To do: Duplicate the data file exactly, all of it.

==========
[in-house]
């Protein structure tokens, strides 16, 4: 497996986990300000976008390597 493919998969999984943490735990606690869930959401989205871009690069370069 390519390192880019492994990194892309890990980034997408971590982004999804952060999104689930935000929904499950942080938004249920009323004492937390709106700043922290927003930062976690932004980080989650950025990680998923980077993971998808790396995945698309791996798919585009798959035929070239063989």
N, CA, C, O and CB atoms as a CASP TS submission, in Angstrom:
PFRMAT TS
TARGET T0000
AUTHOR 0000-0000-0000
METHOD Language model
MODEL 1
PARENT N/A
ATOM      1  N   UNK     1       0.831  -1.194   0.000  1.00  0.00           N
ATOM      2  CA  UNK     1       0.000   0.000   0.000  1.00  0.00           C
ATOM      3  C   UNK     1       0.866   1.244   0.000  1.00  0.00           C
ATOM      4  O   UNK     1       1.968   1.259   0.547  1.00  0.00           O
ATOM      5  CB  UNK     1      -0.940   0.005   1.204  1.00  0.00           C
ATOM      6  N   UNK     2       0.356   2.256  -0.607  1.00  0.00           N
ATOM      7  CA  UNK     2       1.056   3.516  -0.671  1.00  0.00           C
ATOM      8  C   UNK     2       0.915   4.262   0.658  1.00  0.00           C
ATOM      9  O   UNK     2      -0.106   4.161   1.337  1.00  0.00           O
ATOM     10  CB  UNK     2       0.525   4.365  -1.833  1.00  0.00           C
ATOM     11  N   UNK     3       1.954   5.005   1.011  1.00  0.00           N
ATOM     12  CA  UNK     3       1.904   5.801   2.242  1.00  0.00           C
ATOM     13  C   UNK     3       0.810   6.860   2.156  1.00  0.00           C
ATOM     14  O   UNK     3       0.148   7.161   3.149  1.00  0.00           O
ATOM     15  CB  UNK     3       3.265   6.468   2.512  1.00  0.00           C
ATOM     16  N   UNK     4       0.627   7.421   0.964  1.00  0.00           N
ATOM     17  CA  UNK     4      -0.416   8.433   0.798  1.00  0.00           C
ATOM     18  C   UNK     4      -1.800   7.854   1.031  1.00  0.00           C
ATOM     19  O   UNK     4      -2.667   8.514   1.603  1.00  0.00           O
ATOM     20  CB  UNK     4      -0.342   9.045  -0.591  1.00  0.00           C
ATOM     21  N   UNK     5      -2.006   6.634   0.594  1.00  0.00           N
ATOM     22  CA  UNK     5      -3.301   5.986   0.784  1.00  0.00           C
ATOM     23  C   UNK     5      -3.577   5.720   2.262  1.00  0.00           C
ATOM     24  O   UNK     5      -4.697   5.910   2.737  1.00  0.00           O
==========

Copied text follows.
[in-house]
């Protein structure tokens, strides 16, 4: 497996986990300000976008390597 493919998969999984943490735990606690869930959401989205871009690069370069 390519390192880019492994990194892309890990980034997408971590982004999804952060999104689930935000929904499950942080938004249920009323004492937390709106700043922290927003930062976690932004980080989650950025990680998923980077993971998808790396995945698309791996798919585009798959035929070239063989």
N, CA, C, O and CB atoms as a CASP TS submission, in Angstrom:
PFRMAT TS
TARGET T0000
AUTHOR 0000-0000-0000
METHOD Language model
MODEL 1
PARENT N/A
ATOM      1  N   UNK     1       0.831  -1.194   0.000  1.00  0.00           N
ATOM      2  CA  UNK     1       0.000   0.000   0.000  1.00  0.00           C
ATOM      3  C   UNK     1       0.866   1.244   0.000  1.00  0.00           C
ATOM      4  O   UNK     1       1.968   1.259   0.547  1.00  0.00           O
ATOM      5  CB  UNK     1      -0.940   0.005   1.204  1.00  0.00           C
ATOM      6  N   UNK     2       0.356   2.256  -0.607  1.00  0.00           N
ATOM      7  CA  UNK     2       1.056   3.516  -0.671  1.00  0.00           C
ATOM      8  C   UNK     2       0.915   4.262   0.658  1.00  0.00           C
ATOM      9  O   UNK     2      -0.106   4.161   1.337  1.00  0.00           O
ATOM     10  CB  UNK     2       0.525   4.365  -1.833  1.00  0.00           C
ATOM     11  N   UNK     3       1.954   5.005   1.011  1.00  0.00           N
ATOM     12  CA  UNK     3       1.904   5.801   2.242  1.00  0.00           C
ATOM     13  C   UNK     3       0.810   6.860   2.156  1.00  0.00           C
ATOM     14  O   UNK     3       0.148   7.161   3.149  1.00  0.00           O
ATOM     15  CB  UNK     3       3.265   6.468   2.512  1.00  0.00           C
ATOM     16  N   UNK     4       0.627   7.421   0.964  1.00  0.00           N
ATOM     17  CA  UNK     4      -0.416   8.433   0.798  1.00  0.00           C
ATOM     18  C   UNK     4      -1.800   7.854   1.031  1.00  0.00           C
ATOM     19  O   UNK     4      -2.667   8.514   1.603  1.00  0.00           O
ATOM     20  CB  UNK     4      -0.342   9.045  -0.591  1.00  0.00           C
ATOM     21  N   UNK     5      -2.006   6.634   0.594  1.00  0.00           N
ATOM     22  CA  UNK     5      -3.301   5.986   0.784  1.00  0.00           C
ATOM     23  C   UNK     5      -3.577   5.720   2.262  1.00  0.00           C
ATOM     24  O   UNK     5      -4.697   5.910   2.737  1.00  0.00           O